By Tracy Fromm, Mental Health Counselor for Caring Communities
Do you feel guilty when you throw out a stuffed toy or a favorite well-worn teddy bear from childhood?
Hoarding disorder, a mental health disorder, is increasing from societal pressures and increasing depression and anxiety. Having our “favorite objects” around makes us feel safe and comfortable.
Some of the causes of hoarding disorder are:
- stressful events
- a family history of hoarding
- attachment issues
- untreated depression and anxiety
Many times, people have difficulty with indecisiveness and procrastination. It has been estimated that 18-40% of hoarders have OCD (obsessive-compulsive disorder).
Hoarding disorder can last several years or can be lifelong.
80-90% have excessive shopping tendencies and buy unnecessary items they don’t need nor have room for.
How can you tell if you have hoarding disorder?
You may have some of the following symptoms:
- Experiencing distress associated with discarding items
- The hoarding is not caused by any other medical condition
- You have anxiety at the thought of throwing out possessions and when you do, you keep thinking about the item you threw out. You have difficulty parting with possessions.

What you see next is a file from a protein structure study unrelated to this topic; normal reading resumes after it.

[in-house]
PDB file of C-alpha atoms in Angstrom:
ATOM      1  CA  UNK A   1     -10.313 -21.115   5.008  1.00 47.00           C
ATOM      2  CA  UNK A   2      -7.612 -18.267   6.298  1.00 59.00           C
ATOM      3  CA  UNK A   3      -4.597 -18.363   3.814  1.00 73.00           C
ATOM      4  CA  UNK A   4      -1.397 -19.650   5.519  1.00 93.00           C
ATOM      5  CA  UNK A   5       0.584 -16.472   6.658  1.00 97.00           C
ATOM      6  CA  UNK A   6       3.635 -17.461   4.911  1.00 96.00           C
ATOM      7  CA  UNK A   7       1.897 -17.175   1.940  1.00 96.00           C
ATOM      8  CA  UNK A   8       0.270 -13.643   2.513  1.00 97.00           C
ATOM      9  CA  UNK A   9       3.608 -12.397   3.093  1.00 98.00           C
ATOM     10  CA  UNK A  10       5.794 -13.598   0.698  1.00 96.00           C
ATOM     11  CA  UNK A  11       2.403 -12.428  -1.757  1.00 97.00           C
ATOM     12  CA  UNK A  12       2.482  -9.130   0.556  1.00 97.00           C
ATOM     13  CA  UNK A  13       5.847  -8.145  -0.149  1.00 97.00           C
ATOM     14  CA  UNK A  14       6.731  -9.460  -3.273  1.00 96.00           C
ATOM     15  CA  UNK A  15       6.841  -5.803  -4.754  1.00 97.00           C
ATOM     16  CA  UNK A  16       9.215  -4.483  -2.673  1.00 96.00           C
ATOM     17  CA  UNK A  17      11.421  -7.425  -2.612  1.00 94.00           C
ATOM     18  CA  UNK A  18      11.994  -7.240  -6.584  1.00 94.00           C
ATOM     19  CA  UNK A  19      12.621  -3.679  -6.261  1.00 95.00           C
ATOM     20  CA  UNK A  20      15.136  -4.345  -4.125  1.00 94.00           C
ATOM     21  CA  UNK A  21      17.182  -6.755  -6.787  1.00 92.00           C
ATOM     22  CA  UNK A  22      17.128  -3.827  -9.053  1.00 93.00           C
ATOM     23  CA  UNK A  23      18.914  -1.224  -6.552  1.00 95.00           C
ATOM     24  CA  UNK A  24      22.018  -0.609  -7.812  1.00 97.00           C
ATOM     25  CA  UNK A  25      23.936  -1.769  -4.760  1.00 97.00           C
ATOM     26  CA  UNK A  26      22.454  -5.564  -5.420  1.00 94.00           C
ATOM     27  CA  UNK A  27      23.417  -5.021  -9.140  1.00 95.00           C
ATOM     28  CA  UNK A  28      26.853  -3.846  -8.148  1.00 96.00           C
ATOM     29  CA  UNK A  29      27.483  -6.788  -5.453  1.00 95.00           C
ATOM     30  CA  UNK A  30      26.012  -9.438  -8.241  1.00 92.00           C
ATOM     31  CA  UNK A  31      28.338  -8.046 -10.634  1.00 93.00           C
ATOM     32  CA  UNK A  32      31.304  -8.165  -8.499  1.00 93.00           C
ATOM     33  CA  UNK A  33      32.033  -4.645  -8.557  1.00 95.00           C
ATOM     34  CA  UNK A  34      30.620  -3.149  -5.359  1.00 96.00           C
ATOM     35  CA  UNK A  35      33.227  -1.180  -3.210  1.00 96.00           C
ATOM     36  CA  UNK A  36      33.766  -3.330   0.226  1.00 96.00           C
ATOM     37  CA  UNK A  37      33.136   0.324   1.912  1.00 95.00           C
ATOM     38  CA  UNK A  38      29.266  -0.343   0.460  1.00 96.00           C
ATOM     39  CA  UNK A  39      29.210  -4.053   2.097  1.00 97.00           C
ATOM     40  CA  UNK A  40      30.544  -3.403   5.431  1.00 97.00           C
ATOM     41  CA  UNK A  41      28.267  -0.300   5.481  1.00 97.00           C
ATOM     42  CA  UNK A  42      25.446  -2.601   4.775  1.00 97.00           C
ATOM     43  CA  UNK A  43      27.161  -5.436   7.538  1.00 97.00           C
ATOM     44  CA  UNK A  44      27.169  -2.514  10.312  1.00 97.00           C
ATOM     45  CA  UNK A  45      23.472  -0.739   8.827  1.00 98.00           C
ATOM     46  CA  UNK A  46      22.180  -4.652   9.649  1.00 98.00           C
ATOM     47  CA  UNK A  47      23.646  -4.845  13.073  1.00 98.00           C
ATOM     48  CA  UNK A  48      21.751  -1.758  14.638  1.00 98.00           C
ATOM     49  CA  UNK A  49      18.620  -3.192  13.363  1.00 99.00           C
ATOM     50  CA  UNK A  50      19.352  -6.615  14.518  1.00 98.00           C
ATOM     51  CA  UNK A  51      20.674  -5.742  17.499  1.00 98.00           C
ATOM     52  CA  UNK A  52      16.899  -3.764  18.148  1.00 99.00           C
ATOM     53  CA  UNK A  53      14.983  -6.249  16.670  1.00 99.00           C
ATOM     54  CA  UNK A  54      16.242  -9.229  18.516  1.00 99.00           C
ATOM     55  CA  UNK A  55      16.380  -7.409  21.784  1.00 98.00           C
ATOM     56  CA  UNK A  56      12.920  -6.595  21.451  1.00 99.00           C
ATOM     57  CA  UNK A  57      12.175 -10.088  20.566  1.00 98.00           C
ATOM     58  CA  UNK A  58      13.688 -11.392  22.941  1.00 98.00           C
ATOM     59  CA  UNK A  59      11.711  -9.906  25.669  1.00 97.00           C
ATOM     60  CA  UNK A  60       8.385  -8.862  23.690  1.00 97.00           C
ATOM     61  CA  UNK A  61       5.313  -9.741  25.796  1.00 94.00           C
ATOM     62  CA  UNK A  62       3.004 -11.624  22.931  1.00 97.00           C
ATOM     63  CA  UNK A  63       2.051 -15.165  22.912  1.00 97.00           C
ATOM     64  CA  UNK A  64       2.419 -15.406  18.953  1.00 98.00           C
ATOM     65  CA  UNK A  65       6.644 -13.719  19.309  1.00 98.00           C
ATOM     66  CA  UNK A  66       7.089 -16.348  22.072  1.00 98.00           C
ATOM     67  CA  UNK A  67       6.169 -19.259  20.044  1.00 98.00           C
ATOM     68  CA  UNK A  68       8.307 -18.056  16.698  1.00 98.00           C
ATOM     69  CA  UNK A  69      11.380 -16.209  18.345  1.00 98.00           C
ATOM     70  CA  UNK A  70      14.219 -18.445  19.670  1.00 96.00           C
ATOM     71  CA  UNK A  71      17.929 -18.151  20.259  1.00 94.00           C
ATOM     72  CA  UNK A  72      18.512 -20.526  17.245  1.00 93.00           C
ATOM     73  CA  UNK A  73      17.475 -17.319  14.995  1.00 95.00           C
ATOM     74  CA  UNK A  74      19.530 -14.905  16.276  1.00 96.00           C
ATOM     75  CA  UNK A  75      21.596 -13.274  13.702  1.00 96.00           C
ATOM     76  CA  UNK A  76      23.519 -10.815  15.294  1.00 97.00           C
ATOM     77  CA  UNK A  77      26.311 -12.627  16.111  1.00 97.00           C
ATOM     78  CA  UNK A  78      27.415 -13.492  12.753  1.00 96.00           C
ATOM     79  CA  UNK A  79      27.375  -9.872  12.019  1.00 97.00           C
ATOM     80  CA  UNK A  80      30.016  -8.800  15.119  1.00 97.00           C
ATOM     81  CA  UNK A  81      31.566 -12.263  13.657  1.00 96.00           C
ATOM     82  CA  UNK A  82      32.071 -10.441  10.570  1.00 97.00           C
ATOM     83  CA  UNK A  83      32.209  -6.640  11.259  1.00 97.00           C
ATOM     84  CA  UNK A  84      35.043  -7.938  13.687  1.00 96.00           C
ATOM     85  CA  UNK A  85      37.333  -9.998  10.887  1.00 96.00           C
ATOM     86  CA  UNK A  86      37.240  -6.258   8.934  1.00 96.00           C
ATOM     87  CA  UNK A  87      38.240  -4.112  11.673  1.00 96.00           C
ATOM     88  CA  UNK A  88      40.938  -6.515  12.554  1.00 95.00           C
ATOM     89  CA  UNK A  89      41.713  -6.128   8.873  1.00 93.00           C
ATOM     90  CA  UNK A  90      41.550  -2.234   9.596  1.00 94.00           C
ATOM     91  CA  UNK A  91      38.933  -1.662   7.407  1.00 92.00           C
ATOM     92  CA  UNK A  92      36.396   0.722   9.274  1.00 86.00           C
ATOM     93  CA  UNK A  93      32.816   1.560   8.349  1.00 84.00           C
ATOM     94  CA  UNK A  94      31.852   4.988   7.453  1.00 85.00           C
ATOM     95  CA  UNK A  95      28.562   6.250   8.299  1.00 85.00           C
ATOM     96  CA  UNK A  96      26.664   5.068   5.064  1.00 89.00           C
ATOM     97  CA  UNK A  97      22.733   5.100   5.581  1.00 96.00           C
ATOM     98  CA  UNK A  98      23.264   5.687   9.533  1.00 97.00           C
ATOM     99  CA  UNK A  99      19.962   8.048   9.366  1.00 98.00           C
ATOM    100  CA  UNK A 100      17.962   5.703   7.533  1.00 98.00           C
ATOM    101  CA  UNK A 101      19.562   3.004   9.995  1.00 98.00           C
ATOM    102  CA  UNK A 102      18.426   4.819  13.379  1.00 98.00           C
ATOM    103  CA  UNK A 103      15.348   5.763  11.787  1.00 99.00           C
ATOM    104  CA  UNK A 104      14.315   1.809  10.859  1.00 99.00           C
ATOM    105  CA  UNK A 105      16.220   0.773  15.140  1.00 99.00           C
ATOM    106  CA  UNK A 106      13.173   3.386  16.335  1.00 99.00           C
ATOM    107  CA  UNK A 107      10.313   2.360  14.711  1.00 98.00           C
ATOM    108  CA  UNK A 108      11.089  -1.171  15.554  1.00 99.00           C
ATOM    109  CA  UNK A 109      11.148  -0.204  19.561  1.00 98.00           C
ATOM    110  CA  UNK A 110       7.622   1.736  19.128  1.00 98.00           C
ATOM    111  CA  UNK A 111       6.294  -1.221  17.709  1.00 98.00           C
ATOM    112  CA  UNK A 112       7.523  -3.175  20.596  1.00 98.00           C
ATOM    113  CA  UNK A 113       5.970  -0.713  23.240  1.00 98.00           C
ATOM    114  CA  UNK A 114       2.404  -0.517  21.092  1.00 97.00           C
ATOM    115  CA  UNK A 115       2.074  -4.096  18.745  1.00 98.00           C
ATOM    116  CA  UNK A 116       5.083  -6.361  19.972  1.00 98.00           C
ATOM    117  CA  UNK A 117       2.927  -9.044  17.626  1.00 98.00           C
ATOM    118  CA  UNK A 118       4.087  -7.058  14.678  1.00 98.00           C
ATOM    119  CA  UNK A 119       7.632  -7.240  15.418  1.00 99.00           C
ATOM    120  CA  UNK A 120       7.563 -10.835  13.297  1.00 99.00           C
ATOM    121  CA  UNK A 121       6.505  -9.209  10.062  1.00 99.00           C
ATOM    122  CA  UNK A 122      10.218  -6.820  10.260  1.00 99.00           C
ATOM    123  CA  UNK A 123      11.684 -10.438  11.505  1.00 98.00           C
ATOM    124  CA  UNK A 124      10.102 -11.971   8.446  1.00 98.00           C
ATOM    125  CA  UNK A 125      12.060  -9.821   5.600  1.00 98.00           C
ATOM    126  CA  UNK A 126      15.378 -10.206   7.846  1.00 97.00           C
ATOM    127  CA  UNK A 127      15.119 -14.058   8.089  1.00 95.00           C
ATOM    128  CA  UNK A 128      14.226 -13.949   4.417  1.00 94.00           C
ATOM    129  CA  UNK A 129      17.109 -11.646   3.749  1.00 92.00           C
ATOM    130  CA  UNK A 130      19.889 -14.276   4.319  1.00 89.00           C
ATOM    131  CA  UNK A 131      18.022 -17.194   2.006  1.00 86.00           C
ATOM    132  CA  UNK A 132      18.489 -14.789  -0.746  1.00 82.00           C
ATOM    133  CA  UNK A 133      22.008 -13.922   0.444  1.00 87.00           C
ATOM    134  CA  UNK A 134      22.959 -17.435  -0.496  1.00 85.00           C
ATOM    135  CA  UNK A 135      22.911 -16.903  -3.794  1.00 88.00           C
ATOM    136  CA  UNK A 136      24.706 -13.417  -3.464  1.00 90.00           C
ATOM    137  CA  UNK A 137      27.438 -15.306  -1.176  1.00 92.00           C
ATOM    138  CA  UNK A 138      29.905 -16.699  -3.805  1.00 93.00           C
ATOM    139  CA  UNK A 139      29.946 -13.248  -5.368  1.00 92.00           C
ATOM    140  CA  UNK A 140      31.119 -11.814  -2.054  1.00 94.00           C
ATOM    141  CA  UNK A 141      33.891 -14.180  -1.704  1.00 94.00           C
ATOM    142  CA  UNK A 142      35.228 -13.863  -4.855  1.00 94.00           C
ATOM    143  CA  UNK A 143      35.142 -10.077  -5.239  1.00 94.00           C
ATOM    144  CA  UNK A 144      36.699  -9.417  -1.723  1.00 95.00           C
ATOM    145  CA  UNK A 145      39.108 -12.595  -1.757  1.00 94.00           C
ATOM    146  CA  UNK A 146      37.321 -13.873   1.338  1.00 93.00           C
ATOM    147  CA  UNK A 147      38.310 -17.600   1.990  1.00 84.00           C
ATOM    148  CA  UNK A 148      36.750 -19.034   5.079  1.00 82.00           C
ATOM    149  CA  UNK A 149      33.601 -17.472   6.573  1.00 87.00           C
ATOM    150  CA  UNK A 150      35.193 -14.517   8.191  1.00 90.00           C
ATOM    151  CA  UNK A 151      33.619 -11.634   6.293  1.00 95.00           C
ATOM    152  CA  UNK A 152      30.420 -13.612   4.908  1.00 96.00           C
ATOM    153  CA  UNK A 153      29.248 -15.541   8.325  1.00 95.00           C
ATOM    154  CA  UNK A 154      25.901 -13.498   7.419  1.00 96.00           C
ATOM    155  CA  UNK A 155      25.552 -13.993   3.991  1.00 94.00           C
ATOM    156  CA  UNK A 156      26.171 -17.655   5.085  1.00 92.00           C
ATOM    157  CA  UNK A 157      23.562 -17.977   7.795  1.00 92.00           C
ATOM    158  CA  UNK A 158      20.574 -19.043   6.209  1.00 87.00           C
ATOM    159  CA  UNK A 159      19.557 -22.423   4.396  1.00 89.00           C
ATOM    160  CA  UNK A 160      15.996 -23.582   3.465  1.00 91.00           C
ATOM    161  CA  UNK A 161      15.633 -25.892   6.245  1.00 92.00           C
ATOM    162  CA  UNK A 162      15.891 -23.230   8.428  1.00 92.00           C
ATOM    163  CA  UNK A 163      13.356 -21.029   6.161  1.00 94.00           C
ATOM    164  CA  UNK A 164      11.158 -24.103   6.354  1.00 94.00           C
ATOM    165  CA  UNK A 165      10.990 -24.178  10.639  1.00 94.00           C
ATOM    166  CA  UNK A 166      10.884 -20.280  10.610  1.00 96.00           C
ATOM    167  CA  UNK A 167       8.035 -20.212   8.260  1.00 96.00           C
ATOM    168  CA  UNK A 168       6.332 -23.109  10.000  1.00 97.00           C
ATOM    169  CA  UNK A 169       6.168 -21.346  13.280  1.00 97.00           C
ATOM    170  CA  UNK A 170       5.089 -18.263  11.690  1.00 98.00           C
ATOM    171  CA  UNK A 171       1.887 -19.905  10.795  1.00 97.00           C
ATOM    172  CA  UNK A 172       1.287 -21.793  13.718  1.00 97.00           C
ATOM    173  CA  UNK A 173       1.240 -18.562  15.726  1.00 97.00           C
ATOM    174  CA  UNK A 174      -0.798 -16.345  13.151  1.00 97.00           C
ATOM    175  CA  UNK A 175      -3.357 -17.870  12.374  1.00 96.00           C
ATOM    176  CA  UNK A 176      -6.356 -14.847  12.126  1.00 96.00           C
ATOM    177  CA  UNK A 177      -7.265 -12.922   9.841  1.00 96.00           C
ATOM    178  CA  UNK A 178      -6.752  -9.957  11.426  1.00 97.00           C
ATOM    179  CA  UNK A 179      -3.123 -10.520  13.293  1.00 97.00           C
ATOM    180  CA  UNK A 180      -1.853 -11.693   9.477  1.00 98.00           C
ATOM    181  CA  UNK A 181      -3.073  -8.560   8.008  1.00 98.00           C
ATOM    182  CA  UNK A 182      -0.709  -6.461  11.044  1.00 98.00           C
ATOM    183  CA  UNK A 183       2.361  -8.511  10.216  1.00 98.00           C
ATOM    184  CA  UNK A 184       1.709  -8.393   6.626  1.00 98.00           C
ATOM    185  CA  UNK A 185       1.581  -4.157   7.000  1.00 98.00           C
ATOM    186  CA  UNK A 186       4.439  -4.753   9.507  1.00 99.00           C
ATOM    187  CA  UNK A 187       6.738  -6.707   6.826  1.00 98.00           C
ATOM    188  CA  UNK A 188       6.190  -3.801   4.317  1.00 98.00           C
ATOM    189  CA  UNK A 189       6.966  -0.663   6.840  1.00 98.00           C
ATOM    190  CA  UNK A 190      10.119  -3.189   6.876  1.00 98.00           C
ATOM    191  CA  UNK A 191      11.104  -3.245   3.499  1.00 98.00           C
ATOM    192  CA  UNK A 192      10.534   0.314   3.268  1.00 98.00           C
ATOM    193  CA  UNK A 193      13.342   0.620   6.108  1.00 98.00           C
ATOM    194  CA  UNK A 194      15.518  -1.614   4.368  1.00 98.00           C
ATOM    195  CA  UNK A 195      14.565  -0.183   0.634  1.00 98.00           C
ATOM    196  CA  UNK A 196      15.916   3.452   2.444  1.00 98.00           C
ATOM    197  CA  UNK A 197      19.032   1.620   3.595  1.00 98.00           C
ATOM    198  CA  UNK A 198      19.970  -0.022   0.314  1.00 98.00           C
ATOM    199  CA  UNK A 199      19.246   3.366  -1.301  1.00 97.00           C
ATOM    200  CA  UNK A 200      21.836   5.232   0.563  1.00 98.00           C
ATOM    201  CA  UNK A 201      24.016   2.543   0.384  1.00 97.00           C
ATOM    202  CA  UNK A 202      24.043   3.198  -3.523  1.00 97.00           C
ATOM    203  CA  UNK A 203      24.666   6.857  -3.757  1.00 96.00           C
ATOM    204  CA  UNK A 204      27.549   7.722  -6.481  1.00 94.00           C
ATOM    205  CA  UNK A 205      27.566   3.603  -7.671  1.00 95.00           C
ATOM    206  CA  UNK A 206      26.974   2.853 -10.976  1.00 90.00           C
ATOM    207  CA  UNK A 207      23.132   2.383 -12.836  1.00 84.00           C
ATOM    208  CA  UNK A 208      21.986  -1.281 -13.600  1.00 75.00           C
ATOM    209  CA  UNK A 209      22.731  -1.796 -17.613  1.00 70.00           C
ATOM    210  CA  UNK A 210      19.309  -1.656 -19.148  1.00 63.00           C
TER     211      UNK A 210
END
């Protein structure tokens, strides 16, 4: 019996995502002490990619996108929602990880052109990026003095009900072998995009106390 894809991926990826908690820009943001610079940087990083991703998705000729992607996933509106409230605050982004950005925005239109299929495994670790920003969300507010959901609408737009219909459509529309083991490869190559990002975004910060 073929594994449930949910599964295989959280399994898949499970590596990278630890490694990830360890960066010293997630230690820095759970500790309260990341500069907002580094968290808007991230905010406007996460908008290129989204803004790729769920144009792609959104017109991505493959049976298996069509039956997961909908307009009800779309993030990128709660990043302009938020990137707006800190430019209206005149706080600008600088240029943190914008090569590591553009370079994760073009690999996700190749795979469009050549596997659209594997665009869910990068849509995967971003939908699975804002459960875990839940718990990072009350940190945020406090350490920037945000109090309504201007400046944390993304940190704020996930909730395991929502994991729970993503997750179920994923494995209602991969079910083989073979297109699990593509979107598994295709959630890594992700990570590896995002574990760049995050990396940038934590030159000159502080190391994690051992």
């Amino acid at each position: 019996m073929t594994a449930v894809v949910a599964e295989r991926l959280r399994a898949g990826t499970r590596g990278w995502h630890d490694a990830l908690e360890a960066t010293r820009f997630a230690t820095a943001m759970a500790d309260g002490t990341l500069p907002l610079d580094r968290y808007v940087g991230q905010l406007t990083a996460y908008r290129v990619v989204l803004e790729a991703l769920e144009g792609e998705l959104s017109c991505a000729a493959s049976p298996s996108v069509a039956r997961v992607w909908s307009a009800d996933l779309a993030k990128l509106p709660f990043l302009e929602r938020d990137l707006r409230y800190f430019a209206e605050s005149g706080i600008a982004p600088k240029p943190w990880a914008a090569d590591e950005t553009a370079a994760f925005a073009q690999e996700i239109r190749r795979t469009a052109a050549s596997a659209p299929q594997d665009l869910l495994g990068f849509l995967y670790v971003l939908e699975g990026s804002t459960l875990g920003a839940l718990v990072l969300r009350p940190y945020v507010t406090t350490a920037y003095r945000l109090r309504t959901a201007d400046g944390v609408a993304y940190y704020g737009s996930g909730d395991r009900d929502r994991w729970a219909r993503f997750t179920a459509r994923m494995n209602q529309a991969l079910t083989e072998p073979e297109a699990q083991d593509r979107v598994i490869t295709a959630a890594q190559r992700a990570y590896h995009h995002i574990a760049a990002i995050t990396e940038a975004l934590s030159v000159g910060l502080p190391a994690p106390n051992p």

- You keep items well past their expiration date, rationalizing about the money you will save.
- You saved your schoolwork or cards and letters from 30-40 years ago
- You save slivers of soap, half used bottles of toiletries for years, thinking that these items can be reused at a later date.
- You feel depressed or anxious. Very often, hoarding disorder is treated by antidepressants and anti-anxiety medication.
- You don’t want people at your home or friends don’t want to come over and you make plans to meet elsewhere.
- You feel a sense of disorganization. You forget where you put things and the clutter impedes accessing items.
- You experience difficulty in mobility, getting around your home due to piles of objects. Is there only room for a path to walk?
People with hoarding disorder are not always aware of the seriousness of this disorder. They may lack insight into their disorder and are at risk for health and safety issues.
So, if you believe you have hoarding disorder, particularly accompanied by depression and anxiety, contact your health care provider who can refer you to mental health services. Most often the treatment is psychotherapy and medication.